Welcome to your 30s: the time when your life will have its 180-degree turn, the time when you start to have your own family and you can fully say that you’re a grown adult with responsibilities not just for your own.
Some may find the transition easier than others, but for many, it’s overwhelming. Everything changes—your routine, status, priorities, and outlook. If there’s one thing that should remain, it should be your health and desire to pass that mindset to your family as well, after all, “The family that works out together, stays together,” right?
Now, how can you motivate your whole family to be healthy? Simple: it should start with you. Set the example.
If you have been healthy from the beginning, then it would be easy. But if not, you should begin motivating yourself first.
“Just by modeling that behavior you might help them come up with their own reasons to get healthier,” Eileen Stone, a child and adolescent psychologist at Sanford Health, says.
Moreover, a 2004 study published in the Archives of Pediatrics & Adolescent Medicine showed that when parents lose weight, kids are much more likely to lose weight, too. Same goes with adapting a healthier lifestyle, i.e. eating healthy and staying fit through exercise.
Here are some tips on how you can motivate your family and lead them the way to a healthier lifestyle:
Make them understand.
There can be a possibility that your kids won’t understand why they can’t have pizza every dinner, or just sit in the couch all day. Maybe they are too young to know, or too familiar with being unhealthy that they won’t understand the need to change their lifestyle. As a parent, it’s your job to make them understand why you are doing this together. Saying things about calories won’t do it, and you also don’t want to say horrible diseases to kids, don’t you?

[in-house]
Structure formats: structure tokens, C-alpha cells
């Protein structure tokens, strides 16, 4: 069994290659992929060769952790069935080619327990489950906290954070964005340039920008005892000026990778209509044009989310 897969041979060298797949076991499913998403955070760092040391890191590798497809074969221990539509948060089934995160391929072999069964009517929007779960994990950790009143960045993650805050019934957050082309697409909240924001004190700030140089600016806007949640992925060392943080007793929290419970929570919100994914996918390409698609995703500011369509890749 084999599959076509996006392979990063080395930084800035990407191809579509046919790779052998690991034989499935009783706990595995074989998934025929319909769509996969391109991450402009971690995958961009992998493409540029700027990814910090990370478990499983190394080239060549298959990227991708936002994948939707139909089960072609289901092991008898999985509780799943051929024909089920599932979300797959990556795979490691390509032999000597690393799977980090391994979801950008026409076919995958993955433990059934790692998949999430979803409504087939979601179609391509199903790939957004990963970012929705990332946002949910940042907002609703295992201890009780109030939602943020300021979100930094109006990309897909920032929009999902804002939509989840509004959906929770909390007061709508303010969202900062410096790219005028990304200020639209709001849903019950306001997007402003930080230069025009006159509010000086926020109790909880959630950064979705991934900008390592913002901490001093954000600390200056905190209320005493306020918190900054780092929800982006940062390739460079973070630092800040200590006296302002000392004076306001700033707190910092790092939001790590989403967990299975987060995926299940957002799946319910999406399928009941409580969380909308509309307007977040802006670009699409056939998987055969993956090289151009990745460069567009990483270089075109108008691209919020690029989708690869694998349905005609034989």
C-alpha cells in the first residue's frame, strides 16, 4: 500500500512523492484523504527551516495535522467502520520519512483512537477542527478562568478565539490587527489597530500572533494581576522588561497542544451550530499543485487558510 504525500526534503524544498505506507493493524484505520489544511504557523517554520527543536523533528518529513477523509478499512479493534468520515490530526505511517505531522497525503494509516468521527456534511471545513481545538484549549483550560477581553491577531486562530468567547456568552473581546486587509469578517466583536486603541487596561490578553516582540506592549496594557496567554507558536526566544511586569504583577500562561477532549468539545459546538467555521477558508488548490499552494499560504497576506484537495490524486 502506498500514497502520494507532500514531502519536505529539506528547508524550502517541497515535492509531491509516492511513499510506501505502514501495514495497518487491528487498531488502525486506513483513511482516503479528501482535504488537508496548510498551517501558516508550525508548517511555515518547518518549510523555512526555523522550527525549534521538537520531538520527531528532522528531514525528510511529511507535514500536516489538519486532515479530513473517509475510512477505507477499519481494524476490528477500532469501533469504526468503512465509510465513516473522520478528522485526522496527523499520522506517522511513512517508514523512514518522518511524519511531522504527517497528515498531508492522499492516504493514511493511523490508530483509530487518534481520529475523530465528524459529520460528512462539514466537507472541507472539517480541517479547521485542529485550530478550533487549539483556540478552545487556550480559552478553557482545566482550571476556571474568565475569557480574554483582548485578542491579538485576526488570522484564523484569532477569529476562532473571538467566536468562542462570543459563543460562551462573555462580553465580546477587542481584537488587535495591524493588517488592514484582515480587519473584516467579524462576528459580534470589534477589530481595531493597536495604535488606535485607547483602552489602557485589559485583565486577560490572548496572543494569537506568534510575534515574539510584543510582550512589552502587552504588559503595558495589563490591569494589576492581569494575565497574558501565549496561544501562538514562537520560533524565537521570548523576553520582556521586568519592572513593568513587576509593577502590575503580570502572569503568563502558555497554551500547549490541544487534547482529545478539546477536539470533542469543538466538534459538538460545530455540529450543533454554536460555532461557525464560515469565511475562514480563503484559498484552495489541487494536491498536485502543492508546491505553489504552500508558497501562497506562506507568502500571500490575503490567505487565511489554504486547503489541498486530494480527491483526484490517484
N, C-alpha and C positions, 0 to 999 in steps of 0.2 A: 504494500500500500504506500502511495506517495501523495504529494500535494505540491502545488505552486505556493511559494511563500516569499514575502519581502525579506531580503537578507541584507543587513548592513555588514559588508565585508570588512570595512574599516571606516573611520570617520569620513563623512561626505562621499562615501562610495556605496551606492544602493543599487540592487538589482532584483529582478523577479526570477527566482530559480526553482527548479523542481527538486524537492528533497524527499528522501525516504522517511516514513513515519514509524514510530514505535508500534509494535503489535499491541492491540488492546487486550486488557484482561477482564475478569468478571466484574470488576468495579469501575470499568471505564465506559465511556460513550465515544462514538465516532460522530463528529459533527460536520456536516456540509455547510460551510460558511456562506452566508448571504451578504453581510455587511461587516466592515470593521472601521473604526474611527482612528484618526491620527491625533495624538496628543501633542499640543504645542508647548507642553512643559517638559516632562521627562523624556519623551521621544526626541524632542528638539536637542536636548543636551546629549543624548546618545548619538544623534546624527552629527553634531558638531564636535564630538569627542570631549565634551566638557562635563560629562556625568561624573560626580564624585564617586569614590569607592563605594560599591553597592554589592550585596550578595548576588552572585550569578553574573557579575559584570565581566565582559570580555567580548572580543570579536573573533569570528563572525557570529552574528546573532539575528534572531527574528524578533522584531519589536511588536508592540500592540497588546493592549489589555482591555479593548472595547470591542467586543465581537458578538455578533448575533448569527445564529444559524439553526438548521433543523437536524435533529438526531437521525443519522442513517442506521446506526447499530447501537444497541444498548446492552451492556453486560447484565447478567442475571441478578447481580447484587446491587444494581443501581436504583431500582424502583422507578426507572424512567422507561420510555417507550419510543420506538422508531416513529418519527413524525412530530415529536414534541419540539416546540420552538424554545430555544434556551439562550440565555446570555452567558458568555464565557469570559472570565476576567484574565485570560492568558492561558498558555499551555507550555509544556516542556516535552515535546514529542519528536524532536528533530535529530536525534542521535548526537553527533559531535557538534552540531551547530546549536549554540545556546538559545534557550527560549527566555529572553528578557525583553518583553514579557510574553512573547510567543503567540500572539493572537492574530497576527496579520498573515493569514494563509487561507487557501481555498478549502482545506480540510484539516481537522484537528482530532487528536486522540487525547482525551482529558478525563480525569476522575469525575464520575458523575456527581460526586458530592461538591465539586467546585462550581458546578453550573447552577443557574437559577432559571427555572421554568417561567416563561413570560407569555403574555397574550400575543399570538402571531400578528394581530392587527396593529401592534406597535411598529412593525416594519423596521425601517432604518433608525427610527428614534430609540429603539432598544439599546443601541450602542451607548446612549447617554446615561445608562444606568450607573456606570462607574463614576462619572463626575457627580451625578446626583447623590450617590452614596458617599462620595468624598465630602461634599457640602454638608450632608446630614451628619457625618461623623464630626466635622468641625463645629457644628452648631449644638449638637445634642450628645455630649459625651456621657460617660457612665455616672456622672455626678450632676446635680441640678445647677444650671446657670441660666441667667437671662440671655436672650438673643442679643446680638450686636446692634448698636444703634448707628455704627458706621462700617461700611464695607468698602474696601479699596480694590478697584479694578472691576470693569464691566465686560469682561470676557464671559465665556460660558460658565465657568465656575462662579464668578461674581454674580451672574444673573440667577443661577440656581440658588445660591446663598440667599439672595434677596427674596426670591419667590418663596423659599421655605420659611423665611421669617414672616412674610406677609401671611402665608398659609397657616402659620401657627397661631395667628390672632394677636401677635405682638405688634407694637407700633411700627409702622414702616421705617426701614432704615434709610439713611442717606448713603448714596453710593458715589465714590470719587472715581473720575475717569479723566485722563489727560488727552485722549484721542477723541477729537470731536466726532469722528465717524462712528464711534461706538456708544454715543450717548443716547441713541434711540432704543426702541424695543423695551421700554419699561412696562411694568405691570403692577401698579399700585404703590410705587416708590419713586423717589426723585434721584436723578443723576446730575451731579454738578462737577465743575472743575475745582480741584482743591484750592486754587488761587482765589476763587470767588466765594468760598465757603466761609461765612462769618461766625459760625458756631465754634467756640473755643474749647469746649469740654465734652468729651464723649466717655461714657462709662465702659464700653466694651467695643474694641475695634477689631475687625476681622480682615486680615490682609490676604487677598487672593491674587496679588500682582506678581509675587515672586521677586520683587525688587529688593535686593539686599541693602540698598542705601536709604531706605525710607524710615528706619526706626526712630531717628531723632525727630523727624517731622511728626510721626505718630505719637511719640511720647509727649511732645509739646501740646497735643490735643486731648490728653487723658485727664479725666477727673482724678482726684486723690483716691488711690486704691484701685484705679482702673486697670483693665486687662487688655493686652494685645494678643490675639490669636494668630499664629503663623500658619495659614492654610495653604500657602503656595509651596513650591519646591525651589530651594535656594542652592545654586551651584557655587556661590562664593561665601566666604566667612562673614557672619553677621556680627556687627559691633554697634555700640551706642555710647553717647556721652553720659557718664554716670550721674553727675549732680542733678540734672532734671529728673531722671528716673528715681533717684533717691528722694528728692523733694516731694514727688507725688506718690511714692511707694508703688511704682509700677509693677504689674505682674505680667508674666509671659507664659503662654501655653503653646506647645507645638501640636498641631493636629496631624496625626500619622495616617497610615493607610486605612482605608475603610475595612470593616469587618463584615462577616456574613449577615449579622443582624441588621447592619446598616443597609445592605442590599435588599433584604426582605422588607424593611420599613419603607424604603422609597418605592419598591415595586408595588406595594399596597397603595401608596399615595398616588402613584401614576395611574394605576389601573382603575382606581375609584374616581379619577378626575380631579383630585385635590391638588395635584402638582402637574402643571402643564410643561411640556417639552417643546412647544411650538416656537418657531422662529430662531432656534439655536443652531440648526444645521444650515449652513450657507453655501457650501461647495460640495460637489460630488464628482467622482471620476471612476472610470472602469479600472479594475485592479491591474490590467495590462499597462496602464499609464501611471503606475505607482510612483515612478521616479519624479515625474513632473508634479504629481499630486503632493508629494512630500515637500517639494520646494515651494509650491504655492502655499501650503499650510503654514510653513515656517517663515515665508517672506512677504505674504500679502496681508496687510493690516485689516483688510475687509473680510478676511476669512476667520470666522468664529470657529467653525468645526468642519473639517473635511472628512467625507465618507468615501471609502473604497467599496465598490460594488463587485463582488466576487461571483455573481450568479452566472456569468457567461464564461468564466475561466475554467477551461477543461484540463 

Make it easy.
Keep in mind that you are dealing with kids (or people younger than you). Setting the level of difficulty to something hard would just result to them dreading it—which is theexact opposite of what you want to establish. You should create routines, as well as an environment that will make them choose healthy choices.
Put the fun in fitness.
Let’s admit it: working out can really be hard and not enjoyable sometimes, especially when you’re just starting out. As for kids, the beginning would be crucial for they can easily be discouraged, or worse, bored with the routines. The challenge is to make the physical activities interesting and something that they can enjoy, like sports or obstacle courses.
You don’t need to follow workout routines in a room. Play outdoors, play team sports. It’s about finding the right activities for your family that will foster bond and at the same time promote healthy living and exercise.
Integrate small, positive changes into activities everyone enjoys.
Kids won’t easily accept and adapt changes. This is why the transition should come in small packages, in ways that they will not be shocked or overwhelmed or intimidated. Start by integrating small additional exercise in normal, day to day activities or events. For example, if the family’s going to sit down for a movie, make it a routine that everyone goes for a walk first. If you’re going out to the movies, see how far away you can park in the lot and walk to the theater. Pizza night coming up? Get everyone shooting hoops together beforehand, suggests Elizabeth Ward, RD, author of The Complete Idiot’s Guide to Feeding Your Baby and Toddler
You can also administer additional physical activities by letting them help you with house chores: let them take out the trash, water the plants, get the newspaper or walk the dogs. These easy, daily activities will help them be accustomed to moving and physical exercise, and learn about shared responsibility as well.
Be willing to sacrifice.
Every change or transition can be hard, especially if you have to change some things that you’re used to. Given this, sacrificing well-loved but unhealthy habits should be one of the steps in motivating your family to have the healthy journey with you.
Even after you’ve found a great lifestyle for family fitness, things can get boring, so don’t be afraid to mix it up. Be flexible and open to new ideas — and involve the whole family.
“We all have more buy-in when we get to be a part of the change,” Hoefs tells WebMD. Giving kids a choice helps them feel they’re part of the process. “The motivation is in what we want to become — in that picture of being healthy.”